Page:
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Plausible definition Consider a phase transition from phase 1 to phase 2. The order parameter is zero in one of the phases 1 or 2 and nonzero in the other.

For example, in normal (phase 1) to superfluid (phase 2) transition, the order parameter is zero in the normal phase and nonzero in the disordered phase. So in this case, the above definition works good.

However, in the case of gas (phase 1) to liquid (phase 2) transition, the order parameter is taken to be $\mathcal{O}=\rho_{liq}-\rho_{gas}$. But $\mathcal{O}$ is nonzero in both the phases 1 and 2, and only vanishes above the critical temperature $T_c$. So, in this case, the above definition doesn't hold good.

Does it mean that the definition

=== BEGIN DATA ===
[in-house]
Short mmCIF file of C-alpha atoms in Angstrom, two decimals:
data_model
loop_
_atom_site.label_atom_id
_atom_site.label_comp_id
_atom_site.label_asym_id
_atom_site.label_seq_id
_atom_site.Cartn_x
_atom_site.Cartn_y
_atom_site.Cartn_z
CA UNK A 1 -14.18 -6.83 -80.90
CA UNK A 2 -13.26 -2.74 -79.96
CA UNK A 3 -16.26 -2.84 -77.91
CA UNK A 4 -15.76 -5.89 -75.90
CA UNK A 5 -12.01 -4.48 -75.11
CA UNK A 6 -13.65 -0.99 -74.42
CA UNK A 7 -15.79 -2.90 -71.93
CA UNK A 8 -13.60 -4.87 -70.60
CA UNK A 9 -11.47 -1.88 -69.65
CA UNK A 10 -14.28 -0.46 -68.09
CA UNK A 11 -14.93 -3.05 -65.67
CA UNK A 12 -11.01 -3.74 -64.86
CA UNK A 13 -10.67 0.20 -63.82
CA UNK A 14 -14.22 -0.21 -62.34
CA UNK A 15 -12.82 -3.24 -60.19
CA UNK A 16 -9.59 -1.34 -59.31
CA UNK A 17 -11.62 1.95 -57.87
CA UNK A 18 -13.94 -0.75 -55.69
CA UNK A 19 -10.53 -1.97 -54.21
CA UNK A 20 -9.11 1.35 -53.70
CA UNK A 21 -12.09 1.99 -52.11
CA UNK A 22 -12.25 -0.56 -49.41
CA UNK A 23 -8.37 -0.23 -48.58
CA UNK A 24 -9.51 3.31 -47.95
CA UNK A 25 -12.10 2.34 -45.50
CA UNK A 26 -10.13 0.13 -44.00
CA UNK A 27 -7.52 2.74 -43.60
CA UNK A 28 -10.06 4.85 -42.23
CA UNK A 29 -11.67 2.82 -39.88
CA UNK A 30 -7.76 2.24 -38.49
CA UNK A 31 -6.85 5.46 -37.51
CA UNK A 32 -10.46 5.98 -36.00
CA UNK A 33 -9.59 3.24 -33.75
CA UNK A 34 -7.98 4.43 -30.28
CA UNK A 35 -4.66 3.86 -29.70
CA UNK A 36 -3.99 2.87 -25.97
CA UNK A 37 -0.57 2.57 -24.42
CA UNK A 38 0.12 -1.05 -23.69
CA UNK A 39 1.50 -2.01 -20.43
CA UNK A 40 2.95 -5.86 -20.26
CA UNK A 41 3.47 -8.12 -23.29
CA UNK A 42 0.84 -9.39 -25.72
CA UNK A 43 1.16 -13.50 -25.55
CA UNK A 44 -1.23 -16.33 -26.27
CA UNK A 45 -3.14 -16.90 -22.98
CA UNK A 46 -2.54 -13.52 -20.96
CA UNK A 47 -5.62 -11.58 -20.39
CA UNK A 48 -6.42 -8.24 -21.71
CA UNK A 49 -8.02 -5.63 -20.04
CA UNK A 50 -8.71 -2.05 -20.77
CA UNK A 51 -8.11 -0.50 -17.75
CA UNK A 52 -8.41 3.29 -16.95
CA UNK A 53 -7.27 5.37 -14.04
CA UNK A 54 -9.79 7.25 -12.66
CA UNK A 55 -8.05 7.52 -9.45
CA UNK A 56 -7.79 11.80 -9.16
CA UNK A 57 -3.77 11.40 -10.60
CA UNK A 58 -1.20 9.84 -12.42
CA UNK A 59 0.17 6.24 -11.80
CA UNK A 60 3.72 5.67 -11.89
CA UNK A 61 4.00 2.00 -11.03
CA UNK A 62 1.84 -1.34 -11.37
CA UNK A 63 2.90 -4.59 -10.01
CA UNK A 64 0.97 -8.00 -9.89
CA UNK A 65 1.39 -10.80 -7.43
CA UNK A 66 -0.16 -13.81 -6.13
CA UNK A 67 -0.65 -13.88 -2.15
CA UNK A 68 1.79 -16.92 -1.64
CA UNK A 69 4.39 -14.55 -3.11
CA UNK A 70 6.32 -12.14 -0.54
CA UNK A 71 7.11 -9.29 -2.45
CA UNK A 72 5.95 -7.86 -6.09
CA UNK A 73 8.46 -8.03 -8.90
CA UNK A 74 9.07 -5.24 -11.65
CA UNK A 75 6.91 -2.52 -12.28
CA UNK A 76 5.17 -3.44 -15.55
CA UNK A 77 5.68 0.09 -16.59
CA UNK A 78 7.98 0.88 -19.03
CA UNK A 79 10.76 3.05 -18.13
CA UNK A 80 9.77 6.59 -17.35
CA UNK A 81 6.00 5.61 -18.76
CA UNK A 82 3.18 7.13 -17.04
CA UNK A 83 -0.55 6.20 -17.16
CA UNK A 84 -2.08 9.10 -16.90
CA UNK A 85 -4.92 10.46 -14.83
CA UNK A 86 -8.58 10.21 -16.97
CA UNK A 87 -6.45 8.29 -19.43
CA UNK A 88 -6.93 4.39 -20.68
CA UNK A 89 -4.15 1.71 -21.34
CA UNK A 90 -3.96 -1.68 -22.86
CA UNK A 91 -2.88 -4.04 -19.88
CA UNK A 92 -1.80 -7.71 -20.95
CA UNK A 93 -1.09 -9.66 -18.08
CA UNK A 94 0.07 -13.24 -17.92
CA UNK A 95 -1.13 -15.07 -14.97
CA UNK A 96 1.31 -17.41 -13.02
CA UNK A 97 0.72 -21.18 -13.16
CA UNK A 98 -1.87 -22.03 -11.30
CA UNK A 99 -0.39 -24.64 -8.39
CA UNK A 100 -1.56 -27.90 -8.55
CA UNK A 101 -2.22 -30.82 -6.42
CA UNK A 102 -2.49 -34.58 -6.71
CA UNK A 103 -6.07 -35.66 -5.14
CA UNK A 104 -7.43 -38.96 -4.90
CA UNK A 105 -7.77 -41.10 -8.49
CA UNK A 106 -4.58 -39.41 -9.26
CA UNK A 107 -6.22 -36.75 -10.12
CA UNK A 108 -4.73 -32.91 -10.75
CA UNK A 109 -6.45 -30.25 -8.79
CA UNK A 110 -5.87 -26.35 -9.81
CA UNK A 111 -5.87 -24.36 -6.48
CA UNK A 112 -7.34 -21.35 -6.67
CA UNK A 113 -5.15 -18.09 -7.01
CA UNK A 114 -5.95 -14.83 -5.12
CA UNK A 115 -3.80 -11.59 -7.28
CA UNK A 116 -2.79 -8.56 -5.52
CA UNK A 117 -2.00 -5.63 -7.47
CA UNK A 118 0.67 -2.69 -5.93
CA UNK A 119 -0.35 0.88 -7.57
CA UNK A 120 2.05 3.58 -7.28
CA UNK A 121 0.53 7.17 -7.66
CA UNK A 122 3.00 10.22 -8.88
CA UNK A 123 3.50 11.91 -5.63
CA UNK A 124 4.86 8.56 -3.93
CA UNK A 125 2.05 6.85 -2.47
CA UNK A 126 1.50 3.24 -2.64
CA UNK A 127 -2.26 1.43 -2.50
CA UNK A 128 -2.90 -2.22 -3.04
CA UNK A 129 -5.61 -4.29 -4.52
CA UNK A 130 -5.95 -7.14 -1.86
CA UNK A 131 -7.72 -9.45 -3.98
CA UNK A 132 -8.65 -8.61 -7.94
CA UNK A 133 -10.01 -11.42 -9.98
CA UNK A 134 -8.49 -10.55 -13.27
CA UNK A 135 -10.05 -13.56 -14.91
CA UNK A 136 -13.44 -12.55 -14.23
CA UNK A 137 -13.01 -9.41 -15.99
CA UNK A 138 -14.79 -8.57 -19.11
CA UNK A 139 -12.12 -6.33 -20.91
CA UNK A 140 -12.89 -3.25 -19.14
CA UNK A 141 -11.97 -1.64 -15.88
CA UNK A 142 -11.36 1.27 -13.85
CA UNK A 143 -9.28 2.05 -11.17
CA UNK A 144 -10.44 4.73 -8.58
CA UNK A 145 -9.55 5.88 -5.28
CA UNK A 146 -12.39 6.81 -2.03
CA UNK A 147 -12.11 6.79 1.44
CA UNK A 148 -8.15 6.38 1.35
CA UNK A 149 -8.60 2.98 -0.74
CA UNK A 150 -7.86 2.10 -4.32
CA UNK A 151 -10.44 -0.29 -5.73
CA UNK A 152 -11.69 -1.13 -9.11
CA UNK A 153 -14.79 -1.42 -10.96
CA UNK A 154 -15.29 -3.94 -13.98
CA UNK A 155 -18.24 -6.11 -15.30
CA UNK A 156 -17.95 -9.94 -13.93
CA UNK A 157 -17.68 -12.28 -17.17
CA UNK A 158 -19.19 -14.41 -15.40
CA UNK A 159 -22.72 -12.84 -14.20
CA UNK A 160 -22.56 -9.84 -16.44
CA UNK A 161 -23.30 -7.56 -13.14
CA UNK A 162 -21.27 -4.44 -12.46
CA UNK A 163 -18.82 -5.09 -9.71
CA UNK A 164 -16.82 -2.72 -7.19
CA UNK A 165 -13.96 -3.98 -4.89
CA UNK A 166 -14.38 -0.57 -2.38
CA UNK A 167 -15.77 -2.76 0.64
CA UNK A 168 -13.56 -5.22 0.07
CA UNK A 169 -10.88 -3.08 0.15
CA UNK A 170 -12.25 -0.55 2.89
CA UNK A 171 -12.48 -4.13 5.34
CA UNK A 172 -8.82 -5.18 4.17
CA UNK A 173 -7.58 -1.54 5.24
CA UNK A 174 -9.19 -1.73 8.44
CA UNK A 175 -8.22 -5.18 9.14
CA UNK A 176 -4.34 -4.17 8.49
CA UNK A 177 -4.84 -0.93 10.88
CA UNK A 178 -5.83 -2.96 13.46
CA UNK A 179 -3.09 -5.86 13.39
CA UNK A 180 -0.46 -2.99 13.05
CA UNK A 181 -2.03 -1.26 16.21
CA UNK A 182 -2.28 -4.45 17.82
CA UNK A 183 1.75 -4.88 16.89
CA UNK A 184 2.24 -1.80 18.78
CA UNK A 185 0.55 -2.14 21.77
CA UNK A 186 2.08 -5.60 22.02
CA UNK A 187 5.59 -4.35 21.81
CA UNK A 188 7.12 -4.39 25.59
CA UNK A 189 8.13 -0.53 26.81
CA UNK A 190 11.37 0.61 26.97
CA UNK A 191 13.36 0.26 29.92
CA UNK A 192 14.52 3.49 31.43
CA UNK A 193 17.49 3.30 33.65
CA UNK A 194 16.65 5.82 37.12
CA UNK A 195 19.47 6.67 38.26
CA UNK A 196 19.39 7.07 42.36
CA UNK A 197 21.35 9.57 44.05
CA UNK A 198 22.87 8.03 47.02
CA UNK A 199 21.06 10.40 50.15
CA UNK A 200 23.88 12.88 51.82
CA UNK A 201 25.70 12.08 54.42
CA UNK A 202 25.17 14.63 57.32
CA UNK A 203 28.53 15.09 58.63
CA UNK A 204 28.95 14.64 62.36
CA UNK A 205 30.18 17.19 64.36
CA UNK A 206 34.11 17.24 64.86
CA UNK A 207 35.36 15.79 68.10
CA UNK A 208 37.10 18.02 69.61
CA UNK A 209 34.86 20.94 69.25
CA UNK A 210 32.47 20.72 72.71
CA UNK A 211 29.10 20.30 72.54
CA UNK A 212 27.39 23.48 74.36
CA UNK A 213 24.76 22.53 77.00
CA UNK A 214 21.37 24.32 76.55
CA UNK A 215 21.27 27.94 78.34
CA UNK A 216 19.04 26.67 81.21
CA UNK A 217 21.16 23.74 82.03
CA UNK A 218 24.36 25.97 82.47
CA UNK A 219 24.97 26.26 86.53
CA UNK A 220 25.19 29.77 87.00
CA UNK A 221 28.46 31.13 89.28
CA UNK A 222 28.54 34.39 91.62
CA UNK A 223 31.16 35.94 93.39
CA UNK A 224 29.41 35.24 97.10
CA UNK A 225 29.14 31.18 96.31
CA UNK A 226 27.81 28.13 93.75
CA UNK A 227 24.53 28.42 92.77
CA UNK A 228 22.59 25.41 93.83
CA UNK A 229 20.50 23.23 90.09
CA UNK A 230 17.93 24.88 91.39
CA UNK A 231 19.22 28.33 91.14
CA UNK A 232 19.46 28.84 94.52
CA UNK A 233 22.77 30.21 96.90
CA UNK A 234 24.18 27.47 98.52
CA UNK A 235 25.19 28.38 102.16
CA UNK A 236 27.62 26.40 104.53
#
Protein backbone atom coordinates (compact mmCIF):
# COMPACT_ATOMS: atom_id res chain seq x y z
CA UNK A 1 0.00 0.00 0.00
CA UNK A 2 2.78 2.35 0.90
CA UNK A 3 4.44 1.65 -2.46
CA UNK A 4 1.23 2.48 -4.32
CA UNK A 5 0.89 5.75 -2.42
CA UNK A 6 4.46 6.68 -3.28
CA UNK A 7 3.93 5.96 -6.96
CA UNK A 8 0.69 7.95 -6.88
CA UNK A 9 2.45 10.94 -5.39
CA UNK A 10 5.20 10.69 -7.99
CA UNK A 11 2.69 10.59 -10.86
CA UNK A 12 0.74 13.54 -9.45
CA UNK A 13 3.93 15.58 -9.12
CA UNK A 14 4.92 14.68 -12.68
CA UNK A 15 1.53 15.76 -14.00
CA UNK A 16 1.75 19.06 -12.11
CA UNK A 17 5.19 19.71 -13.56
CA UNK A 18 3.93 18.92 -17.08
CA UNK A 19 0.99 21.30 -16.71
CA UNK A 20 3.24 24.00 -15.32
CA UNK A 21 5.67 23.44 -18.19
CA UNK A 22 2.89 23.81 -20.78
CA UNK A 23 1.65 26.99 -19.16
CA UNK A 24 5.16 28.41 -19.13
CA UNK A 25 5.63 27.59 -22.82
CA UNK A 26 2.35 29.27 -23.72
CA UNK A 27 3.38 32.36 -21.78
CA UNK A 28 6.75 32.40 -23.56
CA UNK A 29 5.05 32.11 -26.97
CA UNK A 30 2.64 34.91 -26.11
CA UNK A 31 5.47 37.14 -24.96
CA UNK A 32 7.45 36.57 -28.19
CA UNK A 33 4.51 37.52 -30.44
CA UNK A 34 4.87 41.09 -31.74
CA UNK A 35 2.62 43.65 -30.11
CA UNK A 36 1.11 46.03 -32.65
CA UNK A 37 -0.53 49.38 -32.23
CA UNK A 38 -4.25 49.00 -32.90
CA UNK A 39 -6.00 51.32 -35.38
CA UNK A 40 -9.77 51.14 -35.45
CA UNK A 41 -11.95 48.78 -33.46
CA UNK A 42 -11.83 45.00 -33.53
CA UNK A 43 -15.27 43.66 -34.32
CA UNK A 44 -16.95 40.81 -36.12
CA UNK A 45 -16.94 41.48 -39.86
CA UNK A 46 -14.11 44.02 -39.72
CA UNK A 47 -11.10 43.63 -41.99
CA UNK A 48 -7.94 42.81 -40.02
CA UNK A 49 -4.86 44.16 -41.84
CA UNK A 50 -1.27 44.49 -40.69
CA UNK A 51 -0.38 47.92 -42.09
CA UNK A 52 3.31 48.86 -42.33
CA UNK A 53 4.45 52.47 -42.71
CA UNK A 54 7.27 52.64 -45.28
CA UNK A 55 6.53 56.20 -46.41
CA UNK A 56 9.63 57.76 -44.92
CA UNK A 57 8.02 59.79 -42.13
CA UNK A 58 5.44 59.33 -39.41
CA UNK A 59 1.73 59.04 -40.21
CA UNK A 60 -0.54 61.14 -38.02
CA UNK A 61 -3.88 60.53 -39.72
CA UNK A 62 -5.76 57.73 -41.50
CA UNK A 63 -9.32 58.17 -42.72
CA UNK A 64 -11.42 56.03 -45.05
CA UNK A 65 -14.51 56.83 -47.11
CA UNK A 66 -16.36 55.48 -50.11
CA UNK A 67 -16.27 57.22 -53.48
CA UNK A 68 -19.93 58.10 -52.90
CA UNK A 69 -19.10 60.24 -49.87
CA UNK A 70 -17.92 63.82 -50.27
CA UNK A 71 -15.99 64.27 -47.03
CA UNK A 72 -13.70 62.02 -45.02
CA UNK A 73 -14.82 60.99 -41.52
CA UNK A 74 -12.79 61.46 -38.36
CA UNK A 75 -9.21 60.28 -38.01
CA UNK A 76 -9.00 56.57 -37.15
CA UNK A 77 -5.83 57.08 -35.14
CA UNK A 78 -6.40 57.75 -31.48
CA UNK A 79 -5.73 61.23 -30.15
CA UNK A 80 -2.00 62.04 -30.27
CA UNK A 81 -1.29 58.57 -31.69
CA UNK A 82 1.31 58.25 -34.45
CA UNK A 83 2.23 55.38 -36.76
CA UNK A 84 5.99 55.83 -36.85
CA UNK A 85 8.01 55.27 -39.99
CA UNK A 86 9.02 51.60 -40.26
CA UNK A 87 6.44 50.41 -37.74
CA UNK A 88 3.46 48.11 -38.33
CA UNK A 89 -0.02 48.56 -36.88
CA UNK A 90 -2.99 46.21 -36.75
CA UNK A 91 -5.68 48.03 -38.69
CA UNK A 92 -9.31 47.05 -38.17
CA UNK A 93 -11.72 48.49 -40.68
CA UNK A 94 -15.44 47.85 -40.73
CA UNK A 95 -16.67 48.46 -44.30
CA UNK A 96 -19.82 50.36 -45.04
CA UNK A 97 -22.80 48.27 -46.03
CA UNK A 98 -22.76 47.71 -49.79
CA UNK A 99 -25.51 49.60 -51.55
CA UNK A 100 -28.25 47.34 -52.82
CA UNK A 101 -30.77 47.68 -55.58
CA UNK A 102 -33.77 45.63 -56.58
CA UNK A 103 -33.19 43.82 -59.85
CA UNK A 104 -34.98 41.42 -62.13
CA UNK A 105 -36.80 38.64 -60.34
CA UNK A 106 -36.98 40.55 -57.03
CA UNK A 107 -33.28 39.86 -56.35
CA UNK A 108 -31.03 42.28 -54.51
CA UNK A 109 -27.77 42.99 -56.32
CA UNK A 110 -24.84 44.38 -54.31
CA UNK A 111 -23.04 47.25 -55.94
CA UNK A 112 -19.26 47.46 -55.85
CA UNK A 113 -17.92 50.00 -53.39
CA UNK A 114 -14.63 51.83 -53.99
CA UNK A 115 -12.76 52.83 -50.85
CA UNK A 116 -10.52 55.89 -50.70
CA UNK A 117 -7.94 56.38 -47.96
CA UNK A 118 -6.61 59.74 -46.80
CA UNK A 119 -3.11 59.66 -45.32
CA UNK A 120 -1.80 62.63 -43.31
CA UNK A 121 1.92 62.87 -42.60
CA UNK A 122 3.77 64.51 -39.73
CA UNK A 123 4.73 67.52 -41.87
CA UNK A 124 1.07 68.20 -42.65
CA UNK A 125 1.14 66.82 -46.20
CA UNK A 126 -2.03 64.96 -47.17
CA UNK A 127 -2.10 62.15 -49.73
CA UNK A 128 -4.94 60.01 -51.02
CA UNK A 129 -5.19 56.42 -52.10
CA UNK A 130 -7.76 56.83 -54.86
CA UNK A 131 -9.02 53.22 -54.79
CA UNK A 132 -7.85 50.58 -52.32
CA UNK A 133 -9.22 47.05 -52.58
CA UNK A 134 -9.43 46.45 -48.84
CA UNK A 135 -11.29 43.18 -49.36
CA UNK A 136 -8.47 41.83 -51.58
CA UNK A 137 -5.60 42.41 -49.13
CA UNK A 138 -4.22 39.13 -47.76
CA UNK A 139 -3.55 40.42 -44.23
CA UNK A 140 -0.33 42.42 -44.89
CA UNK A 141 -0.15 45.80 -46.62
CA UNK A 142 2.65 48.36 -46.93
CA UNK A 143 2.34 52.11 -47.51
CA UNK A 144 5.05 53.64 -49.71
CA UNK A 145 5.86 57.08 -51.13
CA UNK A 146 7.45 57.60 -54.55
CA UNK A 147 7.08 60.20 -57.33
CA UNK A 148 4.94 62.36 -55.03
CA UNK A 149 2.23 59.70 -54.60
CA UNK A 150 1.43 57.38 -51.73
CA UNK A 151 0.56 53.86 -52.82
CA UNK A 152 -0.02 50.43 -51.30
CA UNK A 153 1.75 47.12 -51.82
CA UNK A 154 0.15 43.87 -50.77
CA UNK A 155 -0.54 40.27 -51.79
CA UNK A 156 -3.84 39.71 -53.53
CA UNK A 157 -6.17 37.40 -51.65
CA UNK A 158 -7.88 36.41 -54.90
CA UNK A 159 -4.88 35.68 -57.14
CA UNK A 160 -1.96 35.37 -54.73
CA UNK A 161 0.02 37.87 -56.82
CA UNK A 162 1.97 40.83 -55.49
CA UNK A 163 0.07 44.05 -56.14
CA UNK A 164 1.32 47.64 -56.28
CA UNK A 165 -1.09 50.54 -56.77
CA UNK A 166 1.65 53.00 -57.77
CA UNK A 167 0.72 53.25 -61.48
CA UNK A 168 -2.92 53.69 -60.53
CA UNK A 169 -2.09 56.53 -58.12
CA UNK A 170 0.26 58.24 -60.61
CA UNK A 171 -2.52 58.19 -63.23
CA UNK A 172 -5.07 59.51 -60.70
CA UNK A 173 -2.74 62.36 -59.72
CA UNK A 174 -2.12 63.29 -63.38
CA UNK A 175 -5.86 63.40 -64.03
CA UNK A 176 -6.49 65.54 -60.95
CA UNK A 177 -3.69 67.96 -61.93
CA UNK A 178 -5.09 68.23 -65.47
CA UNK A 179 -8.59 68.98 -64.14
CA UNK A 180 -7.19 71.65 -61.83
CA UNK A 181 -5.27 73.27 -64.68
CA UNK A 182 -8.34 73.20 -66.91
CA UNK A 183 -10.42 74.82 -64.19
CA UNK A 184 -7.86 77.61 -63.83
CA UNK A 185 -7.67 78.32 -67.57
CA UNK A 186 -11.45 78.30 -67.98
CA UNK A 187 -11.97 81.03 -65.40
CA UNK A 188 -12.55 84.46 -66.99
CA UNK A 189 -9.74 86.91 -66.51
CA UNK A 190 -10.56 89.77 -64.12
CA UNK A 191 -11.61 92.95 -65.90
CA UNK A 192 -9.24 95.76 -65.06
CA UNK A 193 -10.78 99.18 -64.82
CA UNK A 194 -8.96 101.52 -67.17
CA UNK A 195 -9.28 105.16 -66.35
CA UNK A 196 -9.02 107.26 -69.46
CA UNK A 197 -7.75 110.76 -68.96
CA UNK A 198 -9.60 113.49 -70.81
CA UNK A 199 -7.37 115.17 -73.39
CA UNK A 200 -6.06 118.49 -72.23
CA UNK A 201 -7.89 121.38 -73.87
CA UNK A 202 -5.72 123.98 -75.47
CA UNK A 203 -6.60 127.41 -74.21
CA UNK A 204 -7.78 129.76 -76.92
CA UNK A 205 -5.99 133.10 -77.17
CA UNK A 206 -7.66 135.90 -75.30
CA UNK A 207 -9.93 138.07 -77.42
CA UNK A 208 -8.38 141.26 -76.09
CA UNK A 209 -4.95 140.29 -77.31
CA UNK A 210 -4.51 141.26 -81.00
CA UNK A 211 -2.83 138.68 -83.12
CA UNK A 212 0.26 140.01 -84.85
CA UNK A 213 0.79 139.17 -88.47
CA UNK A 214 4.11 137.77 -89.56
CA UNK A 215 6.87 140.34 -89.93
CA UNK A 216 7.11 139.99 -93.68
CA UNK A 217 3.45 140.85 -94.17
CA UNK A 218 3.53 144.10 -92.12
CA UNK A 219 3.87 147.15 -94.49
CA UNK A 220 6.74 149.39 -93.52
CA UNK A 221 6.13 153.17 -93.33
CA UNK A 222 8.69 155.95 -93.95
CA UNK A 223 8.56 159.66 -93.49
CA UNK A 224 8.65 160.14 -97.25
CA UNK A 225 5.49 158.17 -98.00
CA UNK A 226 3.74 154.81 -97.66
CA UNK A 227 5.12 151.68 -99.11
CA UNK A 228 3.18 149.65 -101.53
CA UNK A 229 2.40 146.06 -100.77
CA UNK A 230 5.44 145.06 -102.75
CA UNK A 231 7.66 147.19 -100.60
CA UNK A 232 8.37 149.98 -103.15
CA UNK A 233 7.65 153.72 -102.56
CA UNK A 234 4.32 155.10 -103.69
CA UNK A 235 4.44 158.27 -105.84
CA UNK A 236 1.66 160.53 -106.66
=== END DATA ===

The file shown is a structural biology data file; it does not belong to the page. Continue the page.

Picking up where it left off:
Consider a phase transition from phase 1 to phase 2. The order parameter is zero in one of the phases 1 or 2 and nonzero in the other.

is wrong?

Is there a universal definition of order parameter such that it hold's good in both the cases?

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The order parameter is discontinuous for first order phase transition at the transition point. However, it need not be zero in any of the phases between which the first order transition takes place. For example, the liquid-to-gas transition or vice-versa below $T_c$, the order parameter is $\rho_{liq}-\rho_{gas}$, is non-zero in both liquid and gas but changes discontinuously. This also holds good for first order magnetic transition from up-aligned Ising ferromagnet to the down-aligned phase.

However, the same order parameter $\rho_{liq}-\rho_{gas}$ is zero in the phase above $T_c$ (the disordered phase) and nonzero below it for the second order phase transition at $T_c$. This also works for paramagnetic to ferromagnetic transition at $T_c$. This resolves the problem.

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